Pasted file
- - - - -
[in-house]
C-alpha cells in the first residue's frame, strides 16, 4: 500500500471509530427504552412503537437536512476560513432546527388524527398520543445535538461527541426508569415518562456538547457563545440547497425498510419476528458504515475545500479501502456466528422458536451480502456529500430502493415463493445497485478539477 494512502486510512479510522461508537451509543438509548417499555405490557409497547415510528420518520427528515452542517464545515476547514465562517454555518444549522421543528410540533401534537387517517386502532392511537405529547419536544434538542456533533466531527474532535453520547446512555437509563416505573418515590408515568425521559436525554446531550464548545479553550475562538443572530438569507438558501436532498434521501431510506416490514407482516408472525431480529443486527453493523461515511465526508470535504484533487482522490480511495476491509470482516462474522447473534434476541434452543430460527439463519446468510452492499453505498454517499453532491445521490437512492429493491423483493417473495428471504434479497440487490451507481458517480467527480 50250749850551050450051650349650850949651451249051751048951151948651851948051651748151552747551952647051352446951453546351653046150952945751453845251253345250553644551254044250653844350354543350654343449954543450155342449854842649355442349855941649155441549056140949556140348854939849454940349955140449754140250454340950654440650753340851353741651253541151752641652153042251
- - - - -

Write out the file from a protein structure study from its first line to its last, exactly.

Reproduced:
[in-house]
C-alpha cells in the first residue's frame, strides 16, 4: 500500500471509530427504552412503537437536512476560513432546527388524527398520543445535538461527541426508569415518562456538547457563545440547497425498510419476528458504515475545500479501502456466528422458536451480502456529500430502493415463493445497485478539477 494512502486510512479510522461508537451509543438509548417499555405490557409497547415510528420518520427528515452542517464545515476547514465562517454555518444549522421543528410540533401534537387517517386502532392511537405529547419536544434538542456533533466531527474532535453520547446512555437509563416505573418515590408515568425521559436525554446531550464548545479553550475562538443572530438569507438558501436532498434521501431510506416490514407482516408472525431480529443486527453493523461515511465526508470535504484533487482522490480511495476491509470482516462474522447473534434476541434452543430460527439463519446468510452492499453505498454517499453532491445521490437512492429493491423483493417473495428471504434479497440487490451507481458517480467527480 50250749850551050450051650349650850949651451249051751048951151948651851948051651748151552747551952647051352446951453546351653046150952945751453845251253345250553644551254044250653844350354543350654343449954543450155342449854842649355442349855941649155441549056140949556140348854939849454940349955140449754140250454340950654440650753340851353741651253541151752641652153042251